Planetary Transits and Oscillations of stars
About PLATO 2.0 mission

Planetary Transits and Oscillations of stars or PLATO 2.0 - a space observatory under development by the European Space Agency (ESA) for launch around 2024. The main goal for this apparatus is to determine the main parameters (radius, mass, density and age) of extrasolar planets. This survey will try to answer the most important astrophysical questions: how planet systems form and evolve and are there more systems with planets like earth, including those with the ability to sustain life.


This space observatory consists of 34 small aperture telescopes (32 with 25 sec readout cadence and 2 with 2.5 sec candence), which grant us the wide field-of-view (2232 deg2) and large range of photometric magnitude (4-16mag). By watching planetary transits across bright (4-11 mag) stars and using asteroseismology, it will be possible to determine the main parameters of the planets. PLATO 2.0 will observe red and yellow dwarf stars, also subgiant stars, where water can exist in liquid state. Throughout this missions, PLATO will observe up to 1,000,000 stars and detect and characterize hundreds of small planets and thousands of gas giants out of habitable zone. The missions will provide the first-large catalog of bulk planets with their accurate parameters.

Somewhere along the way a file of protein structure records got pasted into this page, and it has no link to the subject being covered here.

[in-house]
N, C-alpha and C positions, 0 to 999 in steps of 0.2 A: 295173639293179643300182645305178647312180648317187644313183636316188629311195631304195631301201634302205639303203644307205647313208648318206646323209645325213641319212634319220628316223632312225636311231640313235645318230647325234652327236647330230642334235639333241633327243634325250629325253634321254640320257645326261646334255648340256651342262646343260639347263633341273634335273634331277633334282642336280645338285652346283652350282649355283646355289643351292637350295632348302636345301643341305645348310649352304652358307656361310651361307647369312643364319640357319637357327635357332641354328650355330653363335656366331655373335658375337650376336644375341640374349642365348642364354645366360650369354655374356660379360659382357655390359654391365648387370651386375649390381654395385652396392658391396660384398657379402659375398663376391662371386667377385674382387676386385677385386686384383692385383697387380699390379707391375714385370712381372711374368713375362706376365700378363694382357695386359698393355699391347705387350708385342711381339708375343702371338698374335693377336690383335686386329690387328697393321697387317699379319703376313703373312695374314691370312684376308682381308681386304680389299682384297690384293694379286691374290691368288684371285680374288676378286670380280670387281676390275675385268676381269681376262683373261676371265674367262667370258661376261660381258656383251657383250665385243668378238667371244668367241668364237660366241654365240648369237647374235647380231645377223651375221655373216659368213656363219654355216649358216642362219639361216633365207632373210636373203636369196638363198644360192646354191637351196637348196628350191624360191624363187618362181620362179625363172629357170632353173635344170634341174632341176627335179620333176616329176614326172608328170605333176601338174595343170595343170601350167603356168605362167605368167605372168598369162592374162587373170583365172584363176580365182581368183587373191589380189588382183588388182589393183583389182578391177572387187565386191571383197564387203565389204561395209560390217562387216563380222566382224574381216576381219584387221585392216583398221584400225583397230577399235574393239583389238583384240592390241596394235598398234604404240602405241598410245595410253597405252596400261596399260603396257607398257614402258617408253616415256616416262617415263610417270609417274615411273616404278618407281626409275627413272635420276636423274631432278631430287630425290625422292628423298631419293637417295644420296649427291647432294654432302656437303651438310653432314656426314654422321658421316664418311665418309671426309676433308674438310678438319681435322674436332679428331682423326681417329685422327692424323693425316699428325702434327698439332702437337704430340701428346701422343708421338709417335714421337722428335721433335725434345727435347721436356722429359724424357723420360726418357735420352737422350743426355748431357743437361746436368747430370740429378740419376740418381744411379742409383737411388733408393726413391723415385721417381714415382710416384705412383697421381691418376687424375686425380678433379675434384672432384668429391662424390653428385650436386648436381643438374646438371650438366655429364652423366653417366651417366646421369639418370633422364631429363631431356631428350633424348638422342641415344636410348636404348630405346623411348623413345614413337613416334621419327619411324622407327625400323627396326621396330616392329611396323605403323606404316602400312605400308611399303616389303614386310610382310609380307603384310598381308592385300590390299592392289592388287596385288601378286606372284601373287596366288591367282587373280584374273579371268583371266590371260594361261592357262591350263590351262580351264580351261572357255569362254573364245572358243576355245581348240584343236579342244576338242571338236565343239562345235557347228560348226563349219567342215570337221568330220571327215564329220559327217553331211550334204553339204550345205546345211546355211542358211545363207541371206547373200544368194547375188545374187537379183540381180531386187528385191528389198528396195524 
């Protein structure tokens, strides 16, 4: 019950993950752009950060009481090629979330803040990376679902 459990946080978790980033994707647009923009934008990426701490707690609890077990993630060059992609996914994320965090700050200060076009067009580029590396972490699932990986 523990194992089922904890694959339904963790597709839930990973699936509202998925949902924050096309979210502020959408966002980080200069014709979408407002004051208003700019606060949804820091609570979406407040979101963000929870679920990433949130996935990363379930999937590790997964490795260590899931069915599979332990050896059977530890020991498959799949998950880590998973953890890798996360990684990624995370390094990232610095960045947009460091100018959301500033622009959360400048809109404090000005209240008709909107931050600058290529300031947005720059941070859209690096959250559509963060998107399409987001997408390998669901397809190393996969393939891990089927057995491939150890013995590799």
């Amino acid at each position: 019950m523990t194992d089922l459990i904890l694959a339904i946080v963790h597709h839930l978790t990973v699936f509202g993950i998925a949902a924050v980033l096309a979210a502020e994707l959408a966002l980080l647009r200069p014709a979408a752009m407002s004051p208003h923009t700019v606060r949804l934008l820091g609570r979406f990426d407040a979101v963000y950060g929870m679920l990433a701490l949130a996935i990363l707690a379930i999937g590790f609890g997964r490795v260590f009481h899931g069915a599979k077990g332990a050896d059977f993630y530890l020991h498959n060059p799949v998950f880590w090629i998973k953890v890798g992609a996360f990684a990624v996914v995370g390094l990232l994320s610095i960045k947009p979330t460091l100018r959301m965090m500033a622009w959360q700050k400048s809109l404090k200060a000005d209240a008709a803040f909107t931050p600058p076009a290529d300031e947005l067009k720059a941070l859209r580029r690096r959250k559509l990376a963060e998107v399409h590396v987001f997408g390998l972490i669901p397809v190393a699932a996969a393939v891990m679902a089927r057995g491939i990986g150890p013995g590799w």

Project objective and tasks

The main objective of the scientific preparation of PLATO 2.0 mission is to create a most promising input catalogue of targets. Majority of the large telescopes are situated in the southern hemisphere, also there are performed the largest spectroscopic surveys (Gaia-ESO, APOGEE) and do not contain brightest objects in their star-lists.

This adds a significant importance to the equipment operated at the Vilnius University, Institute of Theoretical Physics and Astronomy (ITPA VU).  The main source of the catalogue will be results from the ESA-Gaia mission, however supplementary material will be collected from other catalogues and onground instruments.


Our objective is to prepare the dataset of brightest targets of the most-northern regions of the sky-sphere for the northern PLATO 2.0 fields employing our spectroscopic and photometric instruments, taking advantage of their northern geographical location. In order to achieve the objective we will perform three tasks:

  • we will scan the selected parts of the sky with large field photometric equipment, searching for variability of the brightest stars (mV < 11);
  • we will provide the main spectroscopic information for the selected regions of the sky for the P2 and P3 and partially P1 PLATO catalogues (mV < 8);
  • using the information from the first two tasks, we will make a deep analysis of the targets-of-allert using both spectroscopic and photometric tools simultaneously.